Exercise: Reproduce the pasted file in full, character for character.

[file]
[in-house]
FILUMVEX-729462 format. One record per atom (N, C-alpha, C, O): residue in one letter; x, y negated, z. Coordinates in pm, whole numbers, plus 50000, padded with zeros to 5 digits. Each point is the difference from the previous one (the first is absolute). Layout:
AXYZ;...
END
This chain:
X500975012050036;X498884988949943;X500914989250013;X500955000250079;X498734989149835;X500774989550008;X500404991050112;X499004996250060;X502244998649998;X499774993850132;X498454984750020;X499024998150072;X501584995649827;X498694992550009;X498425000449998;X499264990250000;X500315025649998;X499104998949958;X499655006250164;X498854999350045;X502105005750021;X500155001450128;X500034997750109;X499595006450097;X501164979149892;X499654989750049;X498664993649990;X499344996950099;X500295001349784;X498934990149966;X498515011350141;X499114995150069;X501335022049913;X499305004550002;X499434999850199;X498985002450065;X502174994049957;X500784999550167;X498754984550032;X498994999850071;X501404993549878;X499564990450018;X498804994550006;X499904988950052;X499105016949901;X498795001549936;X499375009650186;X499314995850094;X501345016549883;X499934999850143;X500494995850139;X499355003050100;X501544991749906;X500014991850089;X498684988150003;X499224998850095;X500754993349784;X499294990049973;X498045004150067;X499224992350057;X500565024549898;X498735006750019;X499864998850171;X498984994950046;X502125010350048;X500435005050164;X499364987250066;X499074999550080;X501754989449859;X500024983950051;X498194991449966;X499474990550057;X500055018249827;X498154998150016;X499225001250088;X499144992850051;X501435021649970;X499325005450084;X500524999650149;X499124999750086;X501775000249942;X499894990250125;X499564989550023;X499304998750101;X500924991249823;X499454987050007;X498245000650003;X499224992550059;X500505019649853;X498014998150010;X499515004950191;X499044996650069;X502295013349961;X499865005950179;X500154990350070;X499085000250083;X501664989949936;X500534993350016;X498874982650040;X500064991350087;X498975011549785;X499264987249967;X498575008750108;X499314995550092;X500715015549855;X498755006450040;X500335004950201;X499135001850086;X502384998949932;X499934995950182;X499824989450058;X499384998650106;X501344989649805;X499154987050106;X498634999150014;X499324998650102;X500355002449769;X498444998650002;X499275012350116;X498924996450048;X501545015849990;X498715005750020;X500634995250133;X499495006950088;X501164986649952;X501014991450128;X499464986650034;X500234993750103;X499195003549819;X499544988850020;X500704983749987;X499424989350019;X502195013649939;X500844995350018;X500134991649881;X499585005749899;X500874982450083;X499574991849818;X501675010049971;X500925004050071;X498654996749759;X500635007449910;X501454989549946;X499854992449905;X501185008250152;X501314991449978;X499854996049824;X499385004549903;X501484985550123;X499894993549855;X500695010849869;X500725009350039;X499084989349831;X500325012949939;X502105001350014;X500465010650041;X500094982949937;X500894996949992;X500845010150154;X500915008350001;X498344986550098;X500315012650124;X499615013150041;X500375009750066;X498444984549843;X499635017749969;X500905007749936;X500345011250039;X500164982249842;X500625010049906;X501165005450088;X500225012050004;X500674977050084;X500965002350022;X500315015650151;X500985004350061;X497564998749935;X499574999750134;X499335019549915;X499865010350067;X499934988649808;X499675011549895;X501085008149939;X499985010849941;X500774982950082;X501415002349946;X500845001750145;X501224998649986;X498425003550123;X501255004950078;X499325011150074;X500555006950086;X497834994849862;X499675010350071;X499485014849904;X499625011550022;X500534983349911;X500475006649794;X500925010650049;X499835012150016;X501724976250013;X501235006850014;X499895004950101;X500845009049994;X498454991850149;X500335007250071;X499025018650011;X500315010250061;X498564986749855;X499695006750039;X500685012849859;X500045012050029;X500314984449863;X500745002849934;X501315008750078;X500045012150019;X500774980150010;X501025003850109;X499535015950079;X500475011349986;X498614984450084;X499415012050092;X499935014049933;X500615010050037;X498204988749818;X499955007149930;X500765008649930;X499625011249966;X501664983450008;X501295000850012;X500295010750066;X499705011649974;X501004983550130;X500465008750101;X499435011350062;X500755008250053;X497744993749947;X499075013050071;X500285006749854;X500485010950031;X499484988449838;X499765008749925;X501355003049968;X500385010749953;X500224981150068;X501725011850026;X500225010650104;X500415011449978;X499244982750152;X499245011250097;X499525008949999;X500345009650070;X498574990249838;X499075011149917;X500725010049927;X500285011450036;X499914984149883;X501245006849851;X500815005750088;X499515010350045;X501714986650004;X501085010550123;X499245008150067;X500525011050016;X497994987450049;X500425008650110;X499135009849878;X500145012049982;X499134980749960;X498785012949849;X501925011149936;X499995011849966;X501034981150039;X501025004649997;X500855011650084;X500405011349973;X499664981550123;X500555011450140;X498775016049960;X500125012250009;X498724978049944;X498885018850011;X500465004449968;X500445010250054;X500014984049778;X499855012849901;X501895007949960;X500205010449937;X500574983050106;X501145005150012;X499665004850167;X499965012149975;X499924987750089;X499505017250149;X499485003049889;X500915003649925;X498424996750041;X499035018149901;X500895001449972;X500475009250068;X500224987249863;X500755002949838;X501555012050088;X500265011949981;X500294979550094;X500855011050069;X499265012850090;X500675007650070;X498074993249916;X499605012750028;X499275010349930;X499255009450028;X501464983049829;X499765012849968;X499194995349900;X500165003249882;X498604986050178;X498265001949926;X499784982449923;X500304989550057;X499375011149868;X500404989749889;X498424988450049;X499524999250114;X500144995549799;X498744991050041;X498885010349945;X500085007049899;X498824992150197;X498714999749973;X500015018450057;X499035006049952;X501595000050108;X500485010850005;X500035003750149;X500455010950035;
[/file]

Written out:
[in-house]
FILUMVEX-729462 format. One record per atom (N, C-alpha, C, O): residue in one letter; x, y negated, z. Coordinates in pm, whole numbers, plus 50000, padded with zeros to 5 digits. Each point is the difference from the previous one (the first is absolute). Layout:
AXYZ;...
END
This chain:
X500975012050036;X498884988949943;X500914989250013;X500955000250079;X498734989149835;X500774989550008;X500404991050112;X499004996250060;X502244998649998;X499774993850132;X498454984750020;X499024998150072;X501584995649827;X498694992550009;X498425000449998;X499264990250000;X500315025649998;X499104998949958;X499655006250164;X498854999350045;X502105005750021;X500155001450128;X500034997750109;X499595006450097;X501164979149892;X499654989750049;X498664993649990;X499344996950099;X500295001349784;X498934990149966;X498515011350141;X499114995150069;X501335022049913;X499305004550002;X499434999850199;X498985002450065;X502174994049957;X500784999550167;X498754984550032;X498994999850071;X501404993549878;X499564990450018;X498804994550006;X499904988950052;X499105016949901;X498795001549936;X499375009650186;X499314995850094;X501345016549883;X499934999850143;X500494995850139;X499355003050100;X501544991749906;X500014991850089;X498684988150003;X499224998850095;X500754993349784;X499294990049973;X498045004150067;X499224992350057;X500565024549898;X498735006750019;X499864998850171;X498984994950046;X502125010350048;X500435005050164;X499364987250066;X499074999550080;X501754989449859;X500024983950051;X498194991449966;X499474990550057;X500055018249827;X498154998150016;X499225001250088;X499144992850051;X501435021649970;X499325005450084;X500524999650149;X499124999750086;X501775000249942;X499894990250125;X499564989550023;X499304998750101;X500924991249823;X499454987050007;X498245000650003;X499224992550059;X500505019649853;X498014998150010;X499515004950191;X499044996650069;X502295013349961;X499865005950179;X500154990350070;X499085000250083;X501664989949936;X500534993350016;X498874982650040;X500064991350087;X498975011549785;X499264987249967;X498575008750108;X499314995550092;X500715015549855;X498755006450040;X500335004950201;X499135001850086;X502384998949932;X499934995950182;X499824989450058;X499384998650106;X501344989649805;X499154987050106;X498634999150014;X499324998650102;X500355002449769;X498444998650002;X499275012350116;X498924996450048;X501545015849990;X498715005750020;X500634995250133;X499495006950088;X501164986649952;X501014991450128;X499464986650034;X500234993750103;X499195003549819;X499544988850020;X500704983749987;X499424989350019;X502195013649939;X500844995350018;X500134991649881;X499585005749899;X500874982450083;X499574991849818;X501675010049971;X500925004050071;X498654996749759;X500635007449910;X501454989549946;X499854992449905;X501185008250152;X501314991449978;X499854996049824;X499385004549903;X501484985550123;X499894993549855;X500695010849869;X500725009350039;X499084989349831;X500325012949939;X502105001350014;X500465010650041;X500094982949937;X500894996949992;X500845010150154;X500915008350001;X498344986550098;X500315012650124;X499615013150041;X500375009750066;X498444984549843;X499635017749969;X500905007749936;X500345011250039;X500164982249842;X500625010049906;X501165005450088;X500225012050004;X500674977050084;X500965002350022;X500315015650151;X500985004350061;X497564998749935;X499574999750134;X499335019549915;X499865010350067;X499934988649808;X499675011549895;X501085008149939;X499985010849941;X500774982950082;X501415002349946;X500845001750145;X501224998649986;X498425003550123;X501255004950078;X499325011150074;X500555006950086;X497834994849862;X499675010350071;X499485014849904;X499625011550022;X500534983349911;X500475006649794;X500925010650049;X499835012150016;X501724976250013;X501235006850014;X499895004950101;X500845009049994;X498454991850149;X500335007250071;X499025018650011;X500315010250061;X498564986749855;X499695006750039;X500685012849859;X500045012050029;X500314984449863;X500745002849934;X501315008750078;X500045012150019;X500774980150010;X501025003850109;X499535015950079;X500475011349986;X498614984450084;X499415012050092;X499935014049933;X500615010050037;X498204988749818;X499955007149930;X500765008649930;X499625011249966;X501664983450008;X501295000850012;X500295010750066;X499705011649974;X501004983550130;X500465008750101;X499435011350062;X500755008250053;X497744993749947;X499075013050071;X500285006749854;X500485010950031;X499484988449838;X499765008749925;X501355003049968;X500385010749953;X500224981150068;X501725011850026;X500225010650104;X500415011449978;X499244982750152;X499245011250097;X499525008949999;X500345009650070;X498574990249838;X499075011149917;X500725010049927;X500285011450036;X499914984149883;X501245006849851;X500815005750088;X499515010350045;X501714986650004;X501085010550123;X499245008150067;X500525011050016;X497994987450049;X500425008650110;X499135009849878;X500145012049982;X499134980749960;X498785012949849;X501925011149936;X499995011849966;X501034981150039;X501025004649997;X500855011650084;X500405011349973;X499664981550123;X500555011450140;X498775016049960;X500125012250009;X498724978049944;X498885018850011;X500465004449968;X500445010250054;X500014984049778;X499855012849901;X501895007949960;X500205010449937;X500574983050106;X501145005150012;X499665004850167;X499965012149975;X499924987750089;X499505017250149;X499485003049889;X500915003649925;X498424996750041;X499035018149901;X500895001449972;X500475009250068;X500224987249863;X500755002949838;X501555012050088;X500265011949981;X500294979550094;X500855011050069;X499265012850090;X500675007650070;X498074993249916;X499605012750028;X499275010349930;X499255009450028;X501464983049829;X499765012849968;X499194995349900;X500165003249882;X498604986050178;X498265001949926;X499784982449923;X500304989550057;X499375011149868;X500404989749889;X498424988450049;X499524999250114;X500144995549799;X498744991050041;X498885010349945;X500085007049899;X498824992150197;X498714999749973;X500015018450057;X499035006049952;X501595000050108;X500485010850005;X500035003750149;X500455010950035;